For the last few years, I’ve had to keep a 6x mirror stuck to my regular bathroom mirror so that I don’t end up putting my mascara on my lips. Presbyopia (an age-related condition in which the eyes have trouble focusing on close-up objects) is a natural byproduct of getting older.
Though almost everyone is affected by presbyopia, there are several eye-related diseases that are more severe, which can be detected in their earliest stages during an annual vision screening:
Glaucoma – This is a group of diseases that cause damage to the optic nerve. The most common is when the eye’s drainage canals are partly clogged.
Cataracts – Age-related cataracts are more often seen in people over sixty. A major cause is exposure to ultraviolet B radiation from the sun. With this disease the lens over the eye starts to cloud over, affecting vision. It’s fixed surgically by removing the clouded lens and replacing it with a permanent, plastic lens.
Macular degeneration - This is a leading cause of blindness in older people and is caused by hardening of the arteries in the macula, which is the light-sensitive tissue in the center of the retina. An annual screening is essential because it’s very hard to detect on your own. Treatment is usually medication and sometimes laser surgery.
What can you do to preserve your vision?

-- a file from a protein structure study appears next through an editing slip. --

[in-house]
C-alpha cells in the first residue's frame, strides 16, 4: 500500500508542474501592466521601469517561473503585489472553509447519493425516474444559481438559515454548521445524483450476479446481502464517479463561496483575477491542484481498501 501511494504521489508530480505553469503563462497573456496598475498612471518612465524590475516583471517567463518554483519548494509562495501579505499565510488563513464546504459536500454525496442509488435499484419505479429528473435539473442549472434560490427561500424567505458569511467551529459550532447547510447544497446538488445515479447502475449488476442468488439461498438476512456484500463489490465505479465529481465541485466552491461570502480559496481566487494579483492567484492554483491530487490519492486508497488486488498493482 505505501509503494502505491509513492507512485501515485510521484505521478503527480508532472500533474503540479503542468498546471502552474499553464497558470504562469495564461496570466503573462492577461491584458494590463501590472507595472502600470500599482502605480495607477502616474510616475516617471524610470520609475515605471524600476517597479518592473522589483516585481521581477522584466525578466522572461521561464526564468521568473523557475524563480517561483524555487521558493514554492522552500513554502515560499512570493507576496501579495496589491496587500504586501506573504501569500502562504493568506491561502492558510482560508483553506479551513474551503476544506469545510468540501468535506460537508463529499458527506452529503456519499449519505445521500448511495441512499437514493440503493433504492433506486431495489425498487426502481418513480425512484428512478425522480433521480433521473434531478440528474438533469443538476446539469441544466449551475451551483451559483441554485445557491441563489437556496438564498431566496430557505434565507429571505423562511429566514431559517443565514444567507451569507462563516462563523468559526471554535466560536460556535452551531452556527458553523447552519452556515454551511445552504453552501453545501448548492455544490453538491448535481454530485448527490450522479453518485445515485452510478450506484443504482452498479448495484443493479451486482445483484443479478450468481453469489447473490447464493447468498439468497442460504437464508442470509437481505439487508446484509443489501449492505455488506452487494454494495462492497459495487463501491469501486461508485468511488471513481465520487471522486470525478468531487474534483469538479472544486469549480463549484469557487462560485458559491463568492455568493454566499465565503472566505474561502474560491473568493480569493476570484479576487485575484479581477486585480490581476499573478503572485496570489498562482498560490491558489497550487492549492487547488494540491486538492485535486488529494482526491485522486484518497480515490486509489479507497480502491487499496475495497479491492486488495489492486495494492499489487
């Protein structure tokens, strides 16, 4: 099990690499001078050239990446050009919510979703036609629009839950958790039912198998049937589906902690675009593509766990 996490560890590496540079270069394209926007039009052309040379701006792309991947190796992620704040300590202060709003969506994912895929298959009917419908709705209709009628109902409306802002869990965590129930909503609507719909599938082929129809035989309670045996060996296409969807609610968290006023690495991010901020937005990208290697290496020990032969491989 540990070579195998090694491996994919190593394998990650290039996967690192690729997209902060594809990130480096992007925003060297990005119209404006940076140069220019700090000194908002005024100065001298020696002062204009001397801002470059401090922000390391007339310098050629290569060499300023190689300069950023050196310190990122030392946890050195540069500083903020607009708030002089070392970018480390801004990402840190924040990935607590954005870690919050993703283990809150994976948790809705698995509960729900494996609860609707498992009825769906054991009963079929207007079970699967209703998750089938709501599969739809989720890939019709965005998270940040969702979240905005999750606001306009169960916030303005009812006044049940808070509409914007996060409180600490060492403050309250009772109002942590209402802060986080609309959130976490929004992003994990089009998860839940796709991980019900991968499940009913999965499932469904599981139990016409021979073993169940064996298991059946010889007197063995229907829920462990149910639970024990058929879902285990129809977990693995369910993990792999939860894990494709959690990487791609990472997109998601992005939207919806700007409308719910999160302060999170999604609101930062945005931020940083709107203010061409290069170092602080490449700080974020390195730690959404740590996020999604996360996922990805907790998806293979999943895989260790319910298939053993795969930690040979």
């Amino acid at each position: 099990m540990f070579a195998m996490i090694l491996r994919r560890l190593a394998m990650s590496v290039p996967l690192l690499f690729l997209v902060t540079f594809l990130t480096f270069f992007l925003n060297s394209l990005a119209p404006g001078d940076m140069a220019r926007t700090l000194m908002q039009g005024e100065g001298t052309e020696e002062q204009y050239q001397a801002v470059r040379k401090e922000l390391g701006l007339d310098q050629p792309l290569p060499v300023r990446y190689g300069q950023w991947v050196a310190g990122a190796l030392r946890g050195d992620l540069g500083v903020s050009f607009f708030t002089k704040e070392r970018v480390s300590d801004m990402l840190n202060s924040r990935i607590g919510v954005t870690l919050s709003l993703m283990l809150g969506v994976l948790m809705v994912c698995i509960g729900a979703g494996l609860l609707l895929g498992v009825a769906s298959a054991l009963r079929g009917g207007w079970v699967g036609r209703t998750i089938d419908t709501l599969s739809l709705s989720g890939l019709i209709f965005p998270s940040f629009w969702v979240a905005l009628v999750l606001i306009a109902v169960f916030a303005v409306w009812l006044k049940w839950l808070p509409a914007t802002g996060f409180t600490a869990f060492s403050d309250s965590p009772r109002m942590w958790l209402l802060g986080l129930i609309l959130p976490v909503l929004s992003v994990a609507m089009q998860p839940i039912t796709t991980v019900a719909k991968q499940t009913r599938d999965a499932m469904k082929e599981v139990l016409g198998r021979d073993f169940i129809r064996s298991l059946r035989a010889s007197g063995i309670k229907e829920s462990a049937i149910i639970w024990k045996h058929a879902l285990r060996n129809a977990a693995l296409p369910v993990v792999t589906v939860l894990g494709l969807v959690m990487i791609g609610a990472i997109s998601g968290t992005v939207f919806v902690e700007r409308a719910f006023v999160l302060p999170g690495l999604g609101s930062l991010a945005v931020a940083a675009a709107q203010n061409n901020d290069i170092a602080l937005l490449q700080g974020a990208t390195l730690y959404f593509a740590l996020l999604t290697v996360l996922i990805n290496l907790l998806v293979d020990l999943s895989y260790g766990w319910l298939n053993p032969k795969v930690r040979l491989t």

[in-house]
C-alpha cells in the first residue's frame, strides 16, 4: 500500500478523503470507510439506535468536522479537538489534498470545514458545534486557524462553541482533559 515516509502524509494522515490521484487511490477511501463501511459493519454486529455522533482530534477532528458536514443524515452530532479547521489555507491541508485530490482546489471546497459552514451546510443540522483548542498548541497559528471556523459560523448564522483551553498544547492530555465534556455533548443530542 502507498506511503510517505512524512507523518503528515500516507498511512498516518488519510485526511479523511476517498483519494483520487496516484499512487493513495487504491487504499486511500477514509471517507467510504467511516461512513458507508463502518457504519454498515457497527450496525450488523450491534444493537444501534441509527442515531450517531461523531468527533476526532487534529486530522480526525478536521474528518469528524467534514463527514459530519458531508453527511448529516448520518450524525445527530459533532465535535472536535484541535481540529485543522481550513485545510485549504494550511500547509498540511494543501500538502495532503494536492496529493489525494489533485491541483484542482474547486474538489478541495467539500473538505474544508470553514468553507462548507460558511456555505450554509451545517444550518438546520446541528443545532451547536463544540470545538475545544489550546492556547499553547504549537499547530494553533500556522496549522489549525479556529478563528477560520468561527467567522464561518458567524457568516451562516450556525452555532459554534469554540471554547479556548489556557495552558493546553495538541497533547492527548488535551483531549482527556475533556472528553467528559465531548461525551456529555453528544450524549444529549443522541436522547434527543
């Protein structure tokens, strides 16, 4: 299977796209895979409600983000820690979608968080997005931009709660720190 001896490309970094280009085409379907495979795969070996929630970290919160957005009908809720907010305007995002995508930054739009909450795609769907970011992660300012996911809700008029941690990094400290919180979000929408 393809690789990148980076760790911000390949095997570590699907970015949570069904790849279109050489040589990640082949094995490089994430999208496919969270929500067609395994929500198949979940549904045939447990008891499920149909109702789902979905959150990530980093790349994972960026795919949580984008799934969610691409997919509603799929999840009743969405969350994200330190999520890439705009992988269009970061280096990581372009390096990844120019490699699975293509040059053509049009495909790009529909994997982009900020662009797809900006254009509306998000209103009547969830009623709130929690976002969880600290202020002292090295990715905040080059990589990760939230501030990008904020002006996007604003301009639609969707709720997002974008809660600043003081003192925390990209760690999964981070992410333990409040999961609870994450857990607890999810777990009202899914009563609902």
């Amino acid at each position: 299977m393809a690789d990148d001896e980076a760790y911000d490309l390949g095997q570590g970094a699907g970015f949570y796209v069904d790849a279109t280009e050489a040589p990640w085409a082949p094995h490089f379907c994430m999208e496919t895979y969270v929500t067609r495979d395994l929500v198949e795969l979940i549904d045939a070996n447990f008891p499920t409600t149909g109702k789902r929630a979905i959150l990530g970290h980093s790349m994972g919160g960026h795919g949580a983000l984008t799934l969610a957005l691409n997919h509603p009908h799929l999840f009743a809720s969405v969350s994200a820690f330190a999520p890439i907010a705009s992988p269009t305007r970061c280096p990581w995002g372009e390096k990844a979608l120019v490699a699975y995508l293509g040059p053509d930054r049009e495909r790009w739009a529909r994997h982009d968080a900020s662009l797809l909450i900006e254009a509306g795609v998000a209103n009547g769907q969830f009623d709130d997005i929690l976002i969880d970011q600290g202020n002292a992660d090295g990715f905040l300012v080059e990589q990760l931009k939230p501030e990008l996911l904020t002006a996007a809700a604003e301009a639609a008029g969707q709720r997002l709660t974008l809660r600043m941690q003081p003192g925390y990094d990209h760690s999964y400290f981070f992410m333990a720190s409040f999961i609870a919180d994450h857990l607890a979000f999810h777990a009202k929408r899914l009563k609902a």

According to the medical experts I interviewed for my book, The Best of Everything After 50, two of the most important things you can do to help the health of your eyes are exercise and eating right. Carrots really do help, offering high levels of beta carotene which is converted into vitamin A. Vitamins C and E and Omega-3 fatty acids can help reduce the risks of cataracts. Needless to say, smoking and excessive sun exposure are the worst things you can do to your eyes.
What are the best things you can do for your eyes?
- Don’t smoke
- Don’t overdo sun exposure
- Always wear sunglasses to protect against rays (Bonus: Sunglasses help guard the delicate skin around the eyes, reducing wrinkles.)
- Wear hats whenever possible (This protects your facial skin, too
- Eat lots of fruits and vegetables (especially carrots and sweet potatoes) and take flax seed oil daily (preferably 2 grams)
- For dry eyes, use over-the-counter moisturizing eye drops several times a day, but skip any of the ones that “get the red out.” They work only temporarily.
- Reading glasses do not have to be prescription to be effective. Over the counter is fine, as long as you buy the correct magnification number. Your ophthalmologist or optometrist can tell you what that number is.
- While using the computer, wear reading glasses that are half the number of your normal reading glasses.
- If you do a lot of work (or even fun stuff) at the computer, make sure you take regular breaks so your eyes can have a rest. Just a few minutes of looking away will help. If you can, look out a window or go outside so that you can focus on faraway objects, countering the “up close” focus of computer work.
- While at the computer, keep your seat higher, rather than lower, so that you are looking down at the computer screen. This causes your eye lids to be more closed than open, giving air less room to circulate around your eyes, which will help with “dry eye.”
Barbara Hannah Grufferman is a writer, blogger and author of The Best of Everything After 50. You can order it from www.amazon.com.